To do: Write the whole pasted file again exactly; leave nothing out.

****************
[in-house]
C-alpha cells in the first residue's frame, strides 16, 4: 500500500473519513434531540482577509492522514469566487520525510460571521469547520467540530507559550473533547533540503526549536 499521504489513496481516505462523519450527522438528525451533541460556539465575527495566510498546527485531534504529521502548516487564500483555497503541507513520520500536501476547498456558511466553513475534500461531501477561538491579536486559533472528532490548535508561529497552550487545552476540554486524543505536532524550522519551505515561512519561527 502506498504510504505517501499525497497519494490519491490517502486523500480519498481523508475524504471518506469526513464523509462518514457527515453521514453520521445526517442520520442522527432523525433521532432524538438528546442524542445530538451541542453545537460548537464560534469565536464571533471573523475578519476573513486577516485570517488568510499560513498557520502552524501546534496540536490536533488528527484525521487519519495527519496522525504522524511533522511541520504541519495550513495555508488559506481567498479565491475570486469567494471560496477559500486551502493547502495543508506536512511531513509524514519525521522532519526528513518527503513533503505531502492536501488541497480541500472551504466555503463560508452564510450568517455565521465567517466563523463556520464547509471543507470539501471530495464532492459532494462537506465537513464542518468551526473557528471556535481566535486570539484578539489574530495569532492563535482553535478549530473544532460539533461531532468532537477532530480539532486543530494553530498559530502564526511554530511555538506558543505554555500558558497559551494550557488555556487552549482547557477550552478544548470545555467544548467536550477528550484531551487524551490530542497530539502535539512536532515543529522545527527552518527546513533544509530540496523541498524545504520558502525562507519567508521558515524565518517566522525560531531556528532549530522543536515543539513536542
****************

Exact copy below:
[in-house]
C-alpha cells in the first residue's frame, strides 16, 4: 500500500473519513434531540482577509492522514469566487520525510460571521469547520467540530507559550473533547533540503526549536 499521504489513496481516505462523519450527522438528525451533541460556539465575527495566510498546527485531534504529521502548516487564500483555497503541507513520520500536501476547498456558511466553513475534500461531501477561538491579536486559533472528532490548535508561529497552550487545552476540554486524543505536532524550522519551505515561512519561527 502506498504510504505517501499525497497519494490519491490517502486523500480519498481523508475524504471518506469526513464523509462518514457527515453521514453520521445526517442520520442522527432523525433521532432524538438528546442524542445530538451541542453545537460548537464560534469565536464571533471573523475578519476573513486577516485570517488568510499560513498557520502552524501546534496540536490536533488528527484525521487519519495527519496522525504522524511533522511541520504541519495550513495555508488559506481567498479565491475570486469567494471560496477559500486551502493547502495543508506536512511531513509524514519525521522532519526528513518527503513533503505531502492536501488541497480541500472551504466555503463560508452564510450568517455565521465567517466563523463556520464547509471543507470539501471530495464532492459532494462537506465537513464542518468551526473557528471556535481566535486570539484578539489574530495569532492563535482553535478549530473544532460539533461531532468532537477532530480539532486543530494553530498559530502564526511554530511555538506558543505554555500558558497559551494550557488555556487552549482547557477550552478544548470545555467544548467536550477528550484531551487524551490530542497530539502535539512536532515543529522545527527552518527546513533544509530540496523541498524545504520558502525562507519567508521558515524565518517566522525560531531556528532549530522543536515543539513536542